Attempts to give a universal definition of sexual health were undertaken by many researchers. However, most of them were not successful. This is due to the fact that in each culture there are specific features in attitudes, perceptions and assessments of sexuality. Cultural identity should be taken into account when developing programs for health education, primary prevention of sexual disharmony, psychotherapy counseling and treatment.
One of the attempts made to determine sexual health was experts of the World Health Organization. It sounds like this:
Sexual health is a complex of somatic, emotional, intellectual and social aspects of a person’s sexual existence, positively enriching a person, increasing the communicability of a person and his ability to love.
The concept of sexual health includes three main elements:
- The ability to enjoy and control sexual and childbearing behavior in accordance with the norms of social and personal ethics.
- Freedom from fear, feelings of shame and guilt, false ideas and other psychological factors that suppress sexual reaction and violate sexual relationships.
- Absence of organic disorders, diseases and “inadequacies” that interfere with the exercise of sexual and reproductive functions.
A more acceptable way of determining the norm in sexual relations is now seen in the output of sexology outside the clinic, i.e., sexopathology. In order to break the vicious circle, when the norm is explained through pathology, and the pathology is determined in relation to the implied norm, which is reliably unknown, it is necessary to turn to studying the behavior, physiology and motivation of normal, healthy, ordinary people in the natural conditions of their life.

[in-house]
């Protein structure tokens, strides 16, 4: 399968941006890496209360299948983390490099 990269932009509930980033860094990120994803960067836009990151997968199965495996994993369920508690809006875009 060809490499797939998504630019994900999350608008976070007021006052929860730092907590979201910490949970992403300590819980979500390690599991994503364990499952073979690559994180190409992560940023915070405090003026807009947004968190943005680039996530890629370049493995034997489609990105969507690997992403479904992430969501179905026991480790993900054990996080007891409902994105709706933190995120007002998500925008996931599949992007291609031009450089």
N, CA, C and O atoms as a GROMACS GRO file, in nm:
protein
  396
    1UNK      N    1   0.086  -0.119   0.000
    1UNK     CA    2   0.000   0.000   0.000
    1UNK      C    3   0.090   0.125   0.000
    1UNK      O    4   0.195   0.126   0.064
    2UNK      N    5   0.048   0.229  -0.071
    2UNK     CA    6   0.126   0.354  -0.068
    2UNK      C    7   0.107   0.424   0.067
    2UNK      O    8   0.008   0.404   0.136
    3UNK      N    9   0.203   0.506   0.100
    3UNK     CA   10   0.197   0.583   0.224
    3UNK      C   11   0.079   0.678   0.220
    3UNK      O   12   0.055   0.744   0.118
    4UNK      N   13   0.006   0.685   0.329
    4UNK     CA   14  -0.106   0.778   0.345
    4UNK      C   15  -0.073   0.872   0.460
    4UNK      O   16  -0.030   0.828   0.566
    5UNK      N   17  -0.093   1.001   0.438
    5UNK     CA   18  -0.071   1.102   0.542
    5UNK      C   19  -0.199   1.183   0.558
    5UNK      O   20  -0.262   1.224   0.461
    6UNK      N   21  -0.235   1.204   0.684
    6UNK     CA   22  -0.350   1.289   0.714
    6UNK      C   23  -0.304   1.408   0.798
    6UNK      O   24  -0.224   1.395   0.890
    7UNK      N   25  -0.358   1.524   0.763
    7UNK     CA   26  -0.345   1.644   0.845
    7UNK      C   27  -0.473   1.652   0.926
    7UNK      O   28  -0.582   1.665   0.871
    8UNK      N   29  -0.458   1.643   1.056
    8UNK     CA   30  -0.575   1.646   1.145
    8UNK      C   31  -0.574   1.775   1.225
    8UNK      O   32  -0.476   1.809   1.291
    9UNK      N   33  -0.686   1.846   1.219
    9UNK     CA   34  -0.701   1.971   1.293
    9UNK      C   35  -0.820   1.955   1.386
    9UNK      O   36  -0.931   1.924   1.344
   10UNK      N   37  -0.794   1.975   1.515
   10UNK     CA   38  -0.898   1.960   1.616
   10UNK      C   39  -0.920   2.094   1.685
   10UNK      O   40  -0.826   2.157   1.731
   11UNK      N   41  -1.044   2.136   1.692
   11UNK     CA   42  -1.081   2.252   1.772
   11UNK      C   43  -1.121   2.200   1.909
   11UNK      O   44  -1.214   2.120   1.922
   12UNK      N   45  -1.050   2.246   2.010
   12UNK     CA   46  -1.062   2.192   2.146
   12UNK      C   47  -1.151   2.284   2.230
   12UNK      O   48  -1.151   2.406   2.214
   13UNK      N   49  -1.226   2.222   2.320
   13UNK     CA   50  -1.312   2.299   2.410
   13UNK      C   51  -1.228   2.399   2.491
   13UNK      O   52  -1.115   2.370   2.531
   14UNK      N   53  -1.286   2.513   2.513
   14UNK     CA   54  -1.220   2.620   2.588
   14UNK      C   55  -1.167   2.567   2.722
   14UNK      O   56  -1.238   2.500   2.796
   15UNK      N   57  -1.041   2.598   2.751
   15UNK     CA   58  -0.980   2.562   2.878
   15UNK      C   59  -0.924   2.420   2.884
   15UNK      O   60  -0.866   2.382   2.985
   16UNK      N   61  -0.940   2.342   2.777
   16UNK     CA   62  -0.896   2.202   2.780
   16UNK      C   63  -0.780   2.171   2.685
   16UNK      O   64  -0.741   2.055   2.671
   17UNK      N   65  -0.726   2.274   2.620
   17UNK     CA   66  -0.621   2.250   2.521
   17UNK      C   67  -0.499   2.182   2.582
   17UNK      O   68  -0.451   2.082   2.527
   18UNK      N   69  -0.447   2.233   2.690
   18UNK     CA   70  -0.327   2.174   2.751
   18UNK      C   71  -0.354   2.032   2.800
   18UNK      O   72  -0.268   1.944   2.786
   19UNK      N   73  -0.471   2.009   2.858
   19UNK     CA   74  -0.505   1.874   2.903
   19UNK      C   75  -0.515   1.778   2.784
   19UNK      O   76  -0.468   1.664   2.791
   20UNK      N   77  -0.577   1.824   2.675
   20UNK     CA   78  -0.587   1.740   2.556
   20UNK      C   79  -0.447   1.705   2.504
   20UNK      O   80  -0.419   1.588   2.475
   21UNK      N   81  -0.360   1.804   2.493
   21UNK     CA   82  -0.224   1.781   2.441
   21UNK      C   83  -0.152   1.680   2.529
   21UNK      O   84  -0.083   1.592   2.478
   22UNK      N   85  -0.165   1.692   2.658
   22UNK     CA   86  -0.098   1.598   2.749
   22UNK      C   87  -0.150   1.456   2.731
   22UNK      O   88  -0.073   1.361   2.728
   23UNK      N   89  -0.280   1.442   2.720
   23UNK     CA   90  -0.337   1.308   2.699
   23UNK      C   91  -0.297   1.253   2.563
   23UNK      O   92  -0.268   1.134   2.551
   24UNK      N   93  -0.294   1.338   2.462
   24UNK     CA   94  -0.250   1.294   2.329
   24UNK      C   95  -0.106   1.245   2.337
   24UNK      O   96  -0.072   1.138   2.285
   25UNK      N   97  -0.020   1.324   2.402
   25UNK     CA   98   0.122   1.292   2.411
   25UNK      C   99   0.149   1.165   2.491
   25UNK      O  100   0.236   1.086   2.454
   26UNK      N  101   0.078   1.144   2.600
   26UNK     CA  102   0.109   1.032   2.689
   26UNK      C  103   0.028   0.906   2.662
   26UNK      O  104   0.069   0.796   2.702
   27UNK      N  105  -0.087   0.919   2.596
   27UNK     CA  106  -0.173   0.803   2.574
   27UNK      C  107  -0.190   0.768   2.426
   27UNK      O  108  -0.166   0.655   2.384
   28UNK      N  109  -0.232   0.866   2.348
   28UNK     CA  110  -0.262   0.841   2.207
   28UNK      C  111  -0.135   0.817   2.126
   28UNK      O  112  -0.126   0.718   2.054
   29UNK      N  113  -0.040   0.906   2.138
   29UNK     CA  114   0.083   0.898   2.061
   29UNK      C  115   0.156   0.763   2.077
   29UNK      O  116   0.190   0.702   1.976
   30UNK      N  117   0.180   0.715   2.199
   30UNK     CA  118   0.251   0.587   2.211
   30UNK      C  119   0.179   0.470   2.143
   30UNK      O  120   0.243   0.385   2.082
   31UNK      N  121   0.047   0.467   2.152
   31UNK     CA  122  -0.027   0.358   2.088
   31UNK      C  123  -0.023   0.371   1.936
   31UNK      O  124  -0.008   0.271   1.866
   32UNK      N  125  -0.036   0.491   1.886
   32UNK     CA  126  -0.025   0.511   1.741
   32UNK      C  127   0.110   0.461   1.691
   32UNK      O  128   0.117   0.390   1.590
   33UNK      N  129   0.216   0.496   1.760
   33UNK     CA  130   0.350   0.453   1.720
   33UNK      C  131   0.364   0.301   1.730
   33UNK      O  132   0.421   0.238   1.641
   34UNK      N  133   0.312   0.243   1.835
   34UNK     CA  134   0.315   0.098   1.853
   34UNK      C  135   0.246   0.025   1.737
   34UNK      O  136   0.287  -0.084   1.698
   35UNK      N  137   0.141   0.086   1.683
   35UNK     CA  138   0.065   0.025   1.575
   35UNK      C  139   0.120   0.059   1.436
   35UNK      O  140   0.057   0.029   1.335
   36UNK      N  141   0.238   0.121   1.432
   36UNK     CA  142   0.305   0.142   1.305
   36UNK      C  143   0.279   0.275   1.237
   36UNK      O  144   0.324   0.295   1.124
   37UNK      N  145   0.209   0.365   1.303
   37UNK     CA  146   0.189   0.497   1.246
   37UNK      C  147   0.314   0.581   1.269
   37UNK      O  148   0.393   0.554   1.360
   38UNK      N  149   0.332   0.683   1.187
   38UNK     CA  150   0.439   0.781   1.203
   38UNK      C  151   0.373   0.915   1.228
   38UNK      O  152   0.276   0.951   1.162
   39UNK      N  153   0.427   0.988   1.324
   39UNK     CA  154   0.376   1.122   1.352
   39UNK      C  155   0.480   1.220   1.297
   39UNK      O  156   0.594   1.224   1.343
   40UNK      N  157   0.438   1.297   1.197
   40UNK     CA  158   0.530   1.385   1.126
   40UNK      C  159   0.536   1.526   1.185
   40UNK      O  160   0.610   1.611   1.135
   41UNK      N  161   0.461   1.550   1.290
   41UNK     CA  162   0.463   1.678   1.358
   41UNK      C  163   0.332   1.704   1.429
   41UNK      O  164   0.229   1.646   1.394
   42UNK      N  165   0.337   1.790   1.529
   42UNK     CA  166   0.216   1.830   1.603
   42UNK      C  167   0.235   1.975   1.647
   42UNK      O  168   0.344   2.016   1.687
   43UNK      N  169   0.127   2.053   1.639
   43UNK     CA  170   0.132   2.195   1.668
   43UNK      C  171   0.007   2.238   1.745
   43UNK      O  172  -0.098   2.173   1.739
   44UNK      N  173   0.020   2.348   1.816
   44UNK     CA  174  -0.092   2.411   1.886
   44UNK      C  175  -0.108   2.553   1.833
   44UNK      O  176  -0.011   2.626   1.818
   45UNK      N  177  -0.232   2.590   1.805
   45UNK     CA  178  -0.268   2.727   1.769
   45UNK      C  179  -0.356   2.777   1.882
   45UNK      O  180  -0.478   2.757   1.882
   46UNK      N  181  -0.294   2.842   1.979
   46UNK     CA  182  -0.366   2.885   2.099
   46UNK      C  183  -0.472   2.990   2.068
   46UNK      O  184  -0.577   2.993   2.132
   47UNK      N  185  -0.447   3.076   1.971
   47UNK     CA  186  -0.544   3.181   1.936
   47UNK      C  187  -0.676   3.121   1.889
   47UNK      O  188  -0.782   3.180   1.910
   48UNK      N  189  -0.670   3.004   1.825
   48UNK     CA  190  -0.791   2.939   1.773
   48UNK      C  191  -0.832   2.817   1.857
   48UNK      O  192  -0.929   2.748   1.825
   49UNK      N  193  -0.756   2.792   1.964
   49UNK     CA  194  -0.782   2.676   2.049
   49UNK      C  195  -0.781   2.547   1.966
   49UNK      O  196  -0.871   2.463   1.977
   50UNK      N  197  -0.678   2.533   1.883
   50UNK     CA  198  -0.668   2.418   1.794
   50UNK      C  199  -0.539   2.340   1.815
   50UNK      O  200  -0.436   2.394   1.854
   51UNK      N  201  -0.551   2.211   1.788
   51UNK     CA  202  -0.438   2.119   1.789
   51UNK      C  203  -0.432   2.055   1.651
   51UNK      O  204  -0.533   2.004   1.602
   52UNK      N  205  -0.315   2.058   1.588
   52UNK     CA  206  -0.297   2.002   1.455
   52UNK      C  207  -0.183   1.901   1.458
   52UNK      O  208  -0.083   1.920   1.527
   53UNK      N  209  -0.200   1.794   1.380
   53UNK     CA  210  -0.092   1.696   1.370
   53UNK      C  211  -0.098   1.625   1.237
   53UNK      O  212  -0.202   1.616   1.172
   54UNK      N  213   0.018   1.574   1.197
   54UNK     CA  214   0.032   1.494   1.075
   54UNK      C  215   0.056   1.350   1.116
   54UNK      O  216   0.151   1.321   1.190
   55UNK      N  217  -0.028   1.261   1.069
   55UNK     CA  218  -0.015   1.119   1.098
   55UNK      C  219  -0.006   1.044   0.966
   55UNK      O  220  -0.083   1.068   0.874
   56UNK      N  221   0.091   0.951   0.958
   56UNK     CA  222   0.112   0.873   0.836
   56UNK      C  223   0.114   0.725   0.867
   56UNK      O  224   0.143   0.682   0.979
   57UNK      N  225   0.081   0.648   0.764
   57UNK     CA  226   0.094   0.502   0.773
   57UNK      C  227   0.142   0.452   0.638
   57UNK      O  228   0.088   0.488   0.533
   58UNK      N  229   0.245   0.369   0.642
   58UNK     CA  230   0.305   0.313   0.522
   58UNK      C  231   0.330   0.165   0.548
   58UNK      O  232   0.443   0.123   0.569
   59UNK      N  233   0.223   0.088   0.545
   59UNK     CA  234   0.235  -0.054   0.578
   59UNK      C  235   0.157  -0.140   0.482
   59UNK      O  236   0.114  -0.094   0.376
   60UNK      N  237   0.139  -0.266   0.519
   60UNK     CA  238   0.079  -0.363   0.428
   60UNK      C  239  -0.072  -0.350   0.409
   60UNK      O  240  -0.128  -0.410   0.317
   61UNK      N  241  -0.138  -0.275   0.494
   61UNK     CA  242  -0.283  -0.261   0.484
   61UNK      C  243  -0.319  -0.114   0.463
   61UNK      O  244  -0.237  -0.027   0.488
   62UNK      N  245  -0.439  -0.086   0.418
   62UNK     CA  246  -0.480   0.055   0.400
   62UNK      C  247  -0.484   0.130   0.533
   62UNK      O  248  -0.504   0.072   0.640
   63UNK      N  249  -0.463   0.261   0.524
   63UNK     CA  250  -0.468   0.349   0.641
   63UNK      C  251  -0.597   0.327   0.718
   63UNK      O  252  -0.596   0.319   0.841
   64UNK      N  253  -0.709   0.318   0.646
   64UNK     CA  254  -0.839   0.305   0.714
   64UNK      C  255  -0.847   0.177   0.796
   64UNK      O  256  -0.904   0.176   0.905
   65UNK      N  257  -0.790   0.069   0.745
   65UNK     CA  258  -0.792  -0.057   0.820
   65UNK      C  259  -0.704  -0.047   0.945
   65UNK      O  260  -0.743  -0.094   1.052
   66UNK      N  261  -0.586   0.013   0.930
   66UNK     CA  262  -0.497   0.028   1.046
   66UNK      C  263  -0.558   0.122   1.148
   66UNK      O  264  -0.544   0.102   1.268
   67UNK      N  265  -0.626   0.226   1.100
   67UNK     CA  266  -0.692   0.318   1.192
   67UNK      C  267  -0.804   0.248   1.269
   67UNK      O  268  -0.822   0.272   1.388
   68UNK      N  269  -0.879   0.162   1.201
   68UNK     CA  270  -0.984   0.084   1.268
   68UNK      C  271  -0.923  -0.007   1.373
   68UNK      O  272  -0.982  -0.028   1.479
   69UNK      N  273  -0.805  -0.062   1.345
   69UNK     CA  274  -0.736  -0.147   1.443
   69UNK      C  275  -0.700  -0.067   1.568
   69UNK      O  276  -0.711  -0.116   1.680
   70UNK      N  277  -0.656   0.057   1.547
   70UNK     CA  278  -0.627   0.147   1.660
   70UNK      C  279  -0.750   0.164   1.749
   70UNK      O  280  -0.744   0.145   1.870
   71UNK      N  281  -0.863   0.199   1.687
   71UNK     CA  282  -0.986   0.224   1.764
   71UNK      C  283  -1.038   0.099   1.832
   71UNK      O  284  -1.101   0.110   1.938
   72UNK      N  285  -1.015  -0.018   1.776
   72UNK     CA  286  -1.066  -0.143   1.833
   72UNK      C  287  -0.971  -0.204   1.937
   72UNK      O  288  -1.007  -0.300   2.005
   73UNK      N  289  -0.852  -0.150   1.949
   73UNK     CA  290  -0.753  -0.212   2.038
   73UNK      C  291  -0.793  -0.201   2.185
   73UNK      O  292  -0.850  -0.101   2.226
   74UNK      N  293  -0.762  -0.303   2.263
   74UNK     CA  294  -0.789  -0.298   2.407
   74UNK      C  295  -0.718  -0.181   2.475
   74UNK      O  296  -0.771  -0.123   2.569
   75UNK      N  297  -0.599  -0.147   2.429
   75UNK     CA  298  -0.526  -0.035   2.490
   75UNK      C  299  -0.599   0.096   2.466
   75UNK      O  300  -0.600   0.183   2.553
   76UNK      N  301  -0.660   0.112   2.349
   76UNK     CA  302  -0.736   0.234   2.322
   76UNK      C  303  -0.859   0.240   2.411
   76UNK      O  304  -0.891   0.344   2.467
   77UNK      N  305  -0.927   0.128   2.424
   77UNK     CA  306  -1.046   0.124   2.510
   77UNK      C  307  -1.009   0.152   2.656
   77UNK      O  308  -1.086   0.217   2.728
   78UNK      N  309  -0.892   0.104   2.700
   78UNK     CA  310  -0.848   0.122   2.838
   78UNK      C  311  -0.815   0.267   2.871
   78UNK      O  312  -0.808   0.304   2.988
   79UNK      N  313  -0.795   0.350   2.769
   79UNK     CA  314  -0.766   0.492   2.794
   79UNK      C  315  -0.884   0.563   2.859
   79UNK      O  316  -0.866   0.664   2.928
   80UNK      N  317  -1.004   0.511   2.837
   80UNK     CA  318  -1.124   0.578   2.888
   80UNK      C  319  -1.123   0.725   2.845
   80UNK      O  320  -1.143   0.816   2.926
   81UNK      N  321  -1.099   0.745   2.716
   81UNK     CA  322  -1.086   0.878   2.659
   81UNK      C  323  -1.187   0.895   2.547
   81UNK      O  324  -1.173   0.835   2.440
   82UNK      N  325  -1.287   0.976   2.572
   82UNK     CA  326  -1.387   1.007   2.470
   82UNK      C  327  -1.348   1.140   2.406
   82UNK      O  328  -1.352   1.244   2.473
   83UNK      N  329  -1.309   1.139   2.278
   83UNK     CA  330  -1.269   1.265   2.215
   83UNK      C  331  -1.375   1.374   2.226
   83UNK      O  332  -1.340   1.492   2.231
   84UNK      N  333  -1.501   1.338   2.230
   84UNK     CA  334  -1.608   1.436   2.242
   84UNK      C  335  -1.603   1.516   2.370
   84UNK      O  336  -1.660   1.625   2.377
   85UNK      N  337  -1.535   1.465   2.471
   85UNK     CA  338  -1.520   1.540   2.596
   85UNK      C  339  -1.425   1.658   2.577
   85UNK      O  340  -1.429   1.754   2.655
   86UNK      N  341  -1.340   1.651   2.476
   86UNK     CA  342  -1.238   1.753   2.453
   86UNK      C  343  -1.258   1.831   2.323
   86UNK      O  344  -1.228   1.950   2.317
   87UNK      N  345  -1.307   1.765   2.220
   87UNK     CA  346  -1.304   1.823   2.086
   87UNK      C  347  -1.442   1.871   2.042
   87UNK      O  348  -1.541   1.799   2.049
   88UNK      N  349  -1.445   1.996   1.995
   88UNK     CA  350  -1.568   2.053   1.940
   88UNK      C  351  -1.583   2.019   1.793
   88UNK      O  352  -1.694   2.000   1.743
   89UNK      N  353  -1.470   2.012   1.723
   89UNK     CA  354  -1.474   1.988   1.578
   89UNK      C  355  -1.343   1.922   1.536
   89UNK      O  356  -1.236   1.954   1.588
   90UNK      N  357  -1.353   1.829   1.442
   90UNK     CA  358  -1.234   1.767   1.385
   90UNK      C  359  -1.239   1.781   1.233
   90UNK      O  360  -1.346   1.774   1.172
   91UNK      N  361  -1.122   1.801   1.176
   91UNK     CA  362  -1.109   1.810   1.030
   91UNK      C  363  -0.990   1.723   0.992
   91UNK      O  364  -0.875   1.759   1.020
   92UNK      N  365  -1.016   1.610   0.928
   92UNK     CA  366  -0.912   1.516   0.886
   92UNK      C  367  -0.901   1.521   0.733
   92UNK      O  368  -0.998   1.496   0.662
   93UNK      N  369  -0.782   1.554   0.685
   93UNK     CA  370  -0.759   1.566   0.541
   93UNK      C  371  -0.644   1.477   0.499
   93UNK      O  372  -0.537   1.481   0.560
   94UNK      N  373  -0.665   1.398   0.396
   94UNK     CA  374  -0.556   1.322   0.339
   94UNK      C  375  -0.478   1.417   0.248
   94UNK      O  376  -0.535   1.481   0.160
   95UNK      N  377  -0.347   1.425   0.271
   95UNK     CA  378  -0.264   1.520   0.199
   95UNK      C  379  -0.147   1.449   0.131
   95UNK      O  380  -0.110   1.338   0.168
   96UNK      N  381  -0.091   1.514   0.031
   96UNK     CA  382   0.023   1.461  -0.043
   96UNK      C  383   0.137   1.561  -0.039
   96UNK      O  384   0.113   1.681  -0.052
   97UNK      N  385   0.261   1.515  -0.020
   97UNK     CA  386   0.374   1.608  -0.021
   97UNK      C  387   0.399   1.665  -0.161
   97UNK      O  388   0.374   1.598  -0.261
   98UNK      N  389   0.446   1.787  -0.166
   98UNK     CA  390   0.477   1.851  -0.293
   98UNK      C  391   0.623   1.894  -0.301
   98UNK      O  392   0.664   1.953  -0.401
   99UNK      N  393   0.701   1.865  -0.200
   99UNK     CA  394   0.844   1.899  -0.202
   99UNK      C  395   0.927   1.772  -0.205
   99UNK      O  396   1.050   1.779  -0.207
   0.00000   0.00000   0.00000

As IS Kon writes, who and what is normal? The concept of the norm in biology and medicine is multivalued. First, the norm is understood as a normative, i.e., something due, a standard for which it is necessary to be equal, evaluating individual behavior on it; such as, for example, sports standards or dietary norms.
Such norm-norms are always conditional and have value only in a certain frame of reference. Secondly, the norm is understood as a statistically average, the most common, mass phenomenon. In modern science, the normal in the statistical sense includes not only the average statistical value, but also a series of deviations from it in a certain range. Thirdly, the norm is understood as a functional optimum, implying the flow of all processes in the system with the most possible coherence, reliability, economy and efficiency. The functional norm is always individual, and its violation is determined not by the magnitude of the deviation from the statistical average, but by functional consequences.
As you know, the variable range of extreme manifestations of sexuality is determined by the figure 1: 4500. This is the extreme variability of the individual deviations in sexual life, found by Kinsey in his polls. The reasons for this variance are: